6. I’ve heard rumblings that musicians sometimes don’t like having hearing tests. What’s up with that?
Audiologists are often trained as communication specialists, rather than hearing specialists. We mostly focus on speech understanding and remediating problems that involve speech audibility. Knowledgeable musicians and sound engineers often report frustration with audiologists who care only about hearing from 250-8000 Hz, as this range neglects both lower and higher frequencies that are important for music perception. It’s almost as if we forget that our hearing thresholds above 8000 Hz matter – harmonics of music range well into the extended high frequencies that are commonly ignored in most hearing clinics. Testing those frequencies above 8000 Hz can help to show changes in hearing related to aging. It can also explain a musician’s complaint about a perception of reduced fidelity of music over time.
One barrier that we commonly run into in the clinic is that some musicians come to the clinic looking for hearing protection only, and not wanting a hearing evaluation. Sometimes, this is financially motivated – many musicians have no health insurance to cover a hearing test. Sometimes, this is efficiency motivated – the musician just wants to get their earplugs and go. And sometimes, this is motivated by stigma – the ear is a critical tool for the musician, and it’s psychologically challenging to learn that your ear is damaged.
Regardless of the patient’s motivation to avoid a hearing test, I believe the testing is a critical piece of a hearing conservation program for a musician. Monitoring hearing is critical to protecting hearing, and it’s important for the audiologist to educate the musician about their hearing.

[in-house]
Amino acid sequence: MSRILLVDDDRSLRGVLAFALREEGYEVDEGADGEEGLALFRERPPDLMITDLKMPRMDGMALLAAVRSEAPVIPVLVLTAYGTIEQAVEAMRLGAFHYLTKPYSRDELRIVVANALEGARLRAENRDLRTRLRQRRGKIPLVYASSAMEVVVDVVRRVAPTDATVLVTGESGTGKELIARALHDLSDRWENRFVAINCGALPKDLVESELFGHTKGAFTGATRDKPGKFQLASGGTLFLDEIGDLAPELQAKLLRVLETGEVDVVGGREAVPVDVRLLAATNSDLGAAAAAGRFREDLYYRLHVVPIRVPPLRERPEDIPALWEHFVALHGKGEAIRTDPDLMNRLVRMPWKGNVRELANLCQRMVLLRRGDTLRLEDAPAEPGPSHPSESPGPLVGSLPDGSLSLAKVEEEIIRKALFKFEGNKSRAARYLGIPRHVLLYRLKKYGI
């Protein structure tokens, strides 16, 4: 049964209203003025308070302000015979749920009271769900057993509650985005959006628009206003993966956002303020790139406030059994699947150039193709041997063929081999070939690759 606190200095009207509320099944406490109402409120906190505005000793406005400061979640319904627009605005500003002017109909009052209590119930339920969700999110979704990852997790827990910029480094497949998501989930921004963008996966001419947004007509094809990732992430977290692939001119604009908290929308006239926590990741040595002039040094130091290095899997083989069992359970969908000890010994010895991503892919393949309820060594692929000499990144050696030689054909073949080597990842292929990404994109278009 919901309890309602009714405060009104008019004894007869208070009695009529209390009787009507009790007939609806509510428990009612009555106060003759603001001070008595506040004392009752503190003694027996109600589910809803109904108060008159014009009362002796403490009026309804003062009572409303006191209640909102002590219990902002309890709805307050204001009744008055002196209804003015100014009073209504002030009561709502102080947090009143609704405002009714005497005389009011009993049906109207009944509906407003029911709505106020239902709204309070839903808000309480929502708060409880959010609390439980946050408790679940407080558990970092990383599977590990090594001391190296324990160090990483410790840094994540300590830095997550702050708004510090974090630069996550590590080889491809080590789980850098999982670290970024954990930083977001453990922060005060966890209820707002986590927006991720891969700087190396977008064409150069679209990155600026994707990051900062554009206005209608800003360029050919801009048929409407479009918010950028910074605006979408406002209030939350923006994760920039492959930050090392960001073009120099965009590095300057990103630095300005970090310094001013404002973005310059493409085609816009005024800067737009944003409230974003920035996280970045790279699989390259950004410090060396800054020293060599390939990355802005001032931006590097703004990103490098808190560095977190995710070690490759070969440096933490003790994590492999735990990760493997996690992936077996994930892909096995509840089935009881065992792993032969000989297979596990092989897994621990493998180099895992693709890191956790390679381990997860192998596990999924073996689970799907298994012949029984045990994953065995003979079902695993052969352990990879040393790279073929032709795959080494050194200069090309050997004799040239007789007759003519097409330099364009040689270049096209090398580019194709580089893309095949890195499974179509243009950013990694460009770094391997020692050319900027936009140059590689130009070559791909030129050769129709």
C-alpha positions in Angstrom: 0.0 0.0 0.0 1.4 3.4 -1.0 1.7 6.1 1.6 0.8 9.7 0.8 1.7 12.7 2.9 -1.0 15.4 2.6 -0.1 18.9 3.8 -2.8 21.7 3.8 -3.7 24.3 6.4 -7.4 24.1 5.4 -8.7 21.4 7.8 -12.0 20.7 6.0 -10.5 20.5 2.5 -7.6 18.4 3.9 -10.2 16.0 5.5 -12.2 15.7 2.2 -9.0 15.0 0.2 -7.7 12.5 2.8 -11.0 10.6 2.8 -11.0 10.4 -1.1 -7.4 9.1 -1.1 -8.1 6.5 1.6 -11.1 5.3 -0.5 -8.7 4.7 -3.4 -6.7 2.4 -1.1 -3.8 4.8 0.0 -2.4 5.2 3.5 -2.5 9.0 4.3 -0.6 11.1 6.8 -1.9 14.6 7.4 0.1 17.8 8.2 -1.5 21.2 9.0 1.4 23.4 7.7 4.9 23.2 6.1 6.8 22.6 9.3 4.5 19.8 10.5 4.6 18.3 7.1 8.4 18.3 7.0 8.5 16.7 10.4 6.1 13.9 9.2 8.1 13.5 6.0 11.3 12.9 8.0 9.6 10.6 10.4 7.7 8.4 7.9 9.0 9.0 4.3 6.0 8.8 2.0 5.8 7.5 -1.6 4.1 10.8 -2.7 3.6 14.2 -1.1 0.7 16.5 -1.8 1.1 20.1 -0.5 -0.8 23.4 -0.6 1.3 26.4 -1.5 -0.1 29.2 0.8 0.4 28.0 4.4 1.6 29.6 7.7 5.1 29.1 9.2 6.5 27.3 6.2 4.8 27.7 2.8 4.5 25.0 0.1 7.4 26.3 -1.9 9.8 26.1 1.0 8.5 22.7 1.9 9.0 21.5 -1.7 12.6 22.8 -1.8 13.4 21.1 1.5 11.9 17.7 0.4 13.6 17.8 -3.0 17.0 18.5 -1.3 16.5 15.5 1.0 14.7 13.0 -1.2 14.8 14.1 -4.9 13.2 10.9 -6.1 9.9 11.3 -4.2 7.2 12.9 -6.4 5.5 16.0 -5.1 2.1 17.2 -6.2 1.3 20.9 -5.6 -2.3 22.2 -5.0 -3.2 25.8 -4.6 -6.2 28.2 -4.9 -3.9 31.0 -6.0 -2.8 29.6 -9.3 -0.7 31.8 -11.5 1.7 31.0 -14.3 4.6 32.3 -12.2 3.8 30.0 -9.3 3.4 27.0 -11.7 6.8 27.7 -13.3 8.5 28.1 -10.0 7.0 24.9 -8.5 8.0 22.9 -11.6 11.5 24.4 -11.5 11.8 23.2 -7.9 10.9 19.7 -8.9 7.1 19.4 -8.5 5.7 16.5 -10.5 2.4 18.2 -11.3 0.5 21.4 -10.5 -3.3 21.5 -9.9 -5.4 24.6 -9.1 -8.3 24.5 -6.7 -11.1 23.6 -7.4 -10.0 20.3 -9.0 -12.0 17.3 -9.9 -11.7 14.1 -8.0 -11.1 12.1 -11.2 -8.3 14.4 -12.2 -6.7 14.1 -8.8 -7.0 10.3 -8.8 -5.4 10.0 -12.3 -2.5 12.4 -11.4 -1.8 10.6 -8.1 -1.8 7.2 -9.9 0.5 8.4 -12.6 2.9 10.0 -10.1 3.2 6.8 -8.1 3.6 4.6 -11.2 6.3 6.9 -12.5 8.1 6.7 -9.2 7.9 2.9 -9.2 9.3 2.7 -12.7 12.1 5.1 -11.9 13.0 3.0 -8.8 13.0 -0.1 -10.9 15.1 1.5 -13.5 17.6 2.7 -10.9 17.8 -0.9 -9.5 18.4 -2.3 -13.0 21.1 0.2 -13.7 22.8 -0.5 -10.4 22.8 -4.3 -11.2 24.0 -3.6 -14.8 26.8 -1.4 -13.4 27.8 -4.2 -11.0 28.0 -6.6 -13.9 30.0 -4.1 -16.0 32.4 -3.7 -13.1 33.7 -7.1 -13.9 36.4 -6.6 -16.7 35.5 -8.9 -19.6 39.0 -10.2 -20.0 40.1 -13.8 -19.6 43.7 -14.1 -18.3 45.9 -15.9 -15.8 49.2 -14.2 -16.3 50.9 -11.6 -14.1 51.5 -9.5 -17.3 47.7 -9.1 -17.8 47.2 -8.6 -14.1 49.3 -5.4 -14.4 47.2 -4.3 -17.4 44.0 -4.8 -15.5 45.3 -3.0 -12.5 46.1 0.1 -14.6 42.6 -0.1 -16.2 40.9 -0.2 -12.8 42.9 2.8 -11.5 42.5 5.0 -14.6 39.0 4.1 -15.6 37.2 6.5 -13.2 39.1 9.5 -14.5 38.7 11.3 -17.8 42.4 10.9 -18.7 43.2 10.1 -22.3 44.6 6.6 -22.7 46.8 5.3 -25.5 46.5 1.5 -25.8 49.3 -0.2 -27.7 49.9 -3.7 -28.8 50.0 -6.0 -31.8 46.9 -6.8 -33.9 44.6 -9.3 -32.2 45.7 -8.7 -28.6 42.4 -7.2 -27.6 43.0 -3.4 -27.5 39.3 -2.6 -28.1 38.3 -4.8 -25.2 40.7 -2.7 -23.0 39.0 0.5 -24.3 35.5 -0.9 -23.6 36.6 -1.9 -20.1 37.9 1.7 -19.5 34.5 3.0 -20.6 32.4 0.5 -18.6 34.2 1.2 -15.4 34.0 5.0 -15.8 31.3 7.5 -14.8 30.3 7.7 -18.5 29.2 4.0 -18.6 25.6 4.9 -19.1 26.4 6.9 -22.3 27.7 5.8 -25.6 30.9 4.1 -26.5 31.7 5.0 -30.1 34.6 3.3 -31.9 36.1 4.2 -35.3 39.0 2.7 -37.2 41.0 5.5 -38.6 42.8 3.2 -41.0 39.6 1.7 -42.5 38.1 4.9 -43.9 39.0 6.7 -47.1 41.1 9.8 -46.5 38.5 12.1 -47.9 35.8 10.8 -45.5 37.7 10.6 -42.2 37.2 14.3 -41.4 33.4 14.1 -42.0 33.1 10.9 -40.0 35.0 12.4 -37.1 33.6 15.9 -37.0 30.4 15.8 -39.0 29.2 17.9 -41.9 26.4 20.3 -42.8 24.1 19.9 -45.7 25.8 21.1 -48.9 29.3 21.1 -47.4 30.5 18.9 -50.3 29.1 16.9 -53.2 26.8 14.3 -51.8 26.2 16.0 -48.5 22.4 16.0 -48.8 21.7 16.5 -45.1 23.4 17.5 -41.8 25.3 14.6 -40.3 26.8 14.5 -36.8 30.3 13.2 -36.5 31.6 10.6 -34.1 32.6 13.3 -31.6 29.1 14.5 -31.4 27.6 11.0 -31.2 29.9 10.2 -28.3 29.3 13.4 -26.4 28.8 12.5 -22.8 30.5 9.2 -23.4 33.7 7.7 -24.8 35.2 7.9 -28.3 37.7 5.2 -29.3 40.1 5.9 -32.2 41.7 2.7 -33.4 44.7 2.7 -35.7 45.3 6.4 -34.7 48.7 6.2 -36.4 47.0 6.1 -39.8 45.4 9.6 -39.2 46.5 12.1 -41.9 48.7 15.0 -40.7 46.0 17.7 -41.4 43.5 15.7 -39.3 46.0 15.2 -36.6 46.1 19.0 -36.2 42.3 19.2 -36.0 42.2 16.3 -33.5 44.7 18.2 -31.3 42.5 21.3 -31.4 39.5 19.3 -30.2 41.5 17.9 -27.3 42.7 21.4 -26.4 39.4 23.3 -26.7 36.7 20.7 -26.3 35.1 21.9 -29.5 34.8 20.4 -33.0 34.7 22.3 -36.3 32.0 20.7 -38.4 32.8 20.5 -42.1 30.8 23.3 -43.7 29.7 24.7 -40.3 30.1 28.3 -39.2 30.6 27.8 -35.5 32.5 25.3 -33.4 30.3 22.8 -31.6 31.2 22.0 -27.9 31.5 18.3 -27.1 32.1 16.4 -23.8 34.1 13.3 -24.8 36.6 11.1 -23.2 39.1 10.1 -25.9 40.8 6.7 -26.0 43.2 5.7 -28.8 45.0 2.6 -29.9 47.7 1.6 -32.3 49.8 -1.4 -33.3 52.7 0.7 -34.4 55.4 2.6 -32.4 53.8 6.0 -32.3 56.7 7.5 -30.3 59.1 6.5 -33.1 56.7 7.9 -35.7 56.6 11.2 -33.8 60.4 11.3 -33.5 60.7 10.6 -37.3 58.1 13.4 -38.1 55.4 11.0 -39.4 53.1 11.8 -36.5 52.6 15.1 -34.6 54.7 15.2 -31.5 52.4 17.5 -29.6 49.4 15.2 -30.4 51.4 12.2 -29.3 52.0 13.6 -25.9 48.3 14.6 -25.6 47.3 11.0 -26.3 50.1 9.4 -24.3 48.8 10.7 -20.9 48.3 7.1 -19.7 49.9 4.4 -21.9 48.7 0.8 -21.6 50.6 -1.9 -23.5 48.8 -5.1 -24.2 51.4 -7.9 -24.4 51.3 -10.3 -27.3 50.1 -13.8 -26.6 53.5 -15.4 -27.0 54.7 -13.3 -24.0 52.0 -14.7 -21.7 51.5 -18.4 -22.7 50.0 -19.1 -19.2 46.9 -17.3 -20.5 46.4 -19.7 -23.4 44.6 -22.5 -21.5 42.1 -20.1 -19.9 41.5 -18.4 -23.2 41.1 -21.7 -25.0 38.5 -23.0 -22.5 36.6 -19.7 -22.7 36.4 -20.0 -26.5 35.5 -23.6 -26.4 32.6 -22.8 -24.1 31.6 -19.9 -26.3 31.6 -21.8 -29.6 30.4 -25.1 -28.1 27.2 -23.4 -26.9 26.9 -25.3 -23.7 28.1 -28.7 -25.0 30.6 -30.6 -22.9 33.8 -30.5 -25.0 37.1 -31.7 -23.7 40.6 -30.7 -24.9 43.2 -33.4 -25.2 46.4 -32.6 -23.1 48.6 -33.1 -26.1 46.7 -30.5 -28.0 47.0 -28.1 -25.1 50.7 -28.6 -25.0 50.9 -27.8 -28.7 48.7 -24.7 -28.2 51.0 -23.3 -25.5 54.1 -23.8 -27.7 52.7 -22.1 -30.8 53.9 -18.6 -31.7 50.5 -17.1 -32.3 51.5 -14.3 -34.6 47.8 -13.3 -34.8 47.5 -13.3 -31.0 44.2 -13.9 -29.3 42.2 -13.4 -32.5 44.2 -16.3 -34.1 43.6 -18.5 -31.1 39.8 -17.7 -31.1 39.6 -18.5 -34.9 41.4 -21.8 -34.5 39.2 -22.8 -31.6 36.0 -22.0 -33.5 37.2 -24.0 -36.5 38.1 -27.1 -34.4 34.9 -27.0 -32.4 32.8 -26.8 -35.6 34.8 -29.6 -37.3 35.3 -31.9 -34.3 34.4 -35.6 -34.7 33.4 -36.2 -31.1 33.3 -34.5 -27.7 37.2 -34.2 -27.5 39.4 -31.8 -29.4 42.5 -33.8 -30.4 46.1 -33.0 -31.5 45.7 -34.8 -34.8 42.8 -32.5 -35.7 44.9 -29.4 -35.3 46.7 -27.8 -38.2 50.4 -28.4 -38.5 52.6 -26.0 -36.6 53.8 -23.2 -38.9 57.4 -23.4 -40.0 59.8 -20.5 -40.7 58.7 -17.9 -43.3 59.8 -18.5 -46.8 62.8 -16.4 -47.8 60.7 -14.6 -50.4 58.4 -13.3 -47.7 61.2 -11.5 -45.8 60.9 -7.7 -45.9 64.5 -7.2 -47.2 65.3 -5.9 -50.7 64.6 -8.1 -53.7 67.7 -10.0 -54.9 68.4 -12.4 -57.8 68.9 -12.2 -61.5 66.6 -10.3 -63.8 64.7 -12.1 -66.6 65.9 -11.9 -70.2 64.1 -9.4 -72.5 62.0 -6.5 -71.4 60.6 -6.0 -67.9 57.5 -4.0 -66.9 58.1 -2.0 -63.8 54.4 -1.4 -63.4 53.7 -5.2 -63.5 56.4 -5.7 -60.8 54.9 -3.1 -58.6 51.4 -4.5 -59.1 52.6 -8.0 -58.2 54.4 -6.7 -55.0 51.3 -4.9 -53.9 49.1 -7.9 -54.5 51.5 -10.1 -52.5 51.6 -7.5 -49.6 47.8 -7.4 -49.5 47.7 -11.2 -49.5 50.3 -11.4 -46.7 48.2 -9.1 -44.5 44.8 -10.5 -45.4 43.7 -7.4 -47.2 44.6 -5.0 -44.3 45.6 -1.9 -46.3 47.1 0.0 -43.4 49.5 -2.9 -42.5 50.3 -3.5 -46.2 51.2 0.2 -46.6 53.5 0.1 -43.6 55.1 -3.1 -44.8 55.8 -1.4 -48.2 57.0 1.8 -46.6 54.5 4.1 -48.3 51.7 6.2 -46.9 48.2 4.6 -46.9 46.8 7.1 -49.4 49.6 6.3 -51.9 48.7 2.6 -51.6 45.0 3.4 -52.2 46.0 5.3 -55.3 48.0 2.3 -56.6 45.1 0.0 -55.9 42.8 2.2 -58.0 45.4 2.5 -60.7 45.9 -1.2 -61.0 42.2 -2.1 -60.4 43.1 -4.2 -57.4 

7. One way to reduce levels is hearing protection, right?
Certainly, hearing protection can reduce the musician’s actual exposure levels. Unfortunately, there are some significant challenges with recommending hearing protection devices (HPDs) for musicians. Musicians spend many hours over many years learning to use their instruments, including their ears. We often refer to learning how to hear and recognize subtle elements of music as “ear training.” Musicians develop a strong auditory memory for how their own instrument should sound, as well as how their playing will interact with others’ instruments and timbre. Unfortunately, even the best HPDs on the market distort some of the cues that musicians use to hear and play music effectively, causing difficulty in judging intonation, tone/timbre, and balance of music (Beach & O’Brien, 2017). The first goal of counseling, therefore, should be reducing their overall exposure by reducing either sound levels in the environment or the duration exposed to high levels of sound. Ideally, environmental modifications will help reduce the musician’s risk of hearing disorders.
HPDs, of course, are an option for musicians to reduce the overall sound level of the exposure, but they will necessarily alter the quality and timbre of music. If HPDs are to be used in performance, the musician will need to focus on ear-training with the HPD in place, learning how to hear the cues they need with the attenuation of an ear plug. This process is not easy – for a musician with a lifetime of practice, ear training to HPDs is a little like learning to hear and speak a new dialect of a language. It’s the same language you’re used to, but it sounds different and foreign. Musicians must practice with their HPDs in before performing, and significant effort may be required to feel comfortable using HPDs in daily play and performance.
8. I’ve heard that there are HPDs especially designed for musicians. Don’t they solve the distortion issues that you are referring to?
Not entirely. There are a variety of HPDs designed for use in listening to music. Generally, these are ear plug styles, rather than over-the-ear muffs, and can be divided into custom and ready-fit styles. The primary goal of a set of earplugs designed for music is providing a high-fidelity sound. We generally assume that the highest fidelity sound is a linear sound attenuation which is uniform across frequencies. So, we’re looking for a “flat” attenuation across the entire range of hearing, with equal attenuation in lower and higher frequencies. To date, there is limited research to understand how uniform the attenuation needs to be for a musician to find the attenuation acceptable.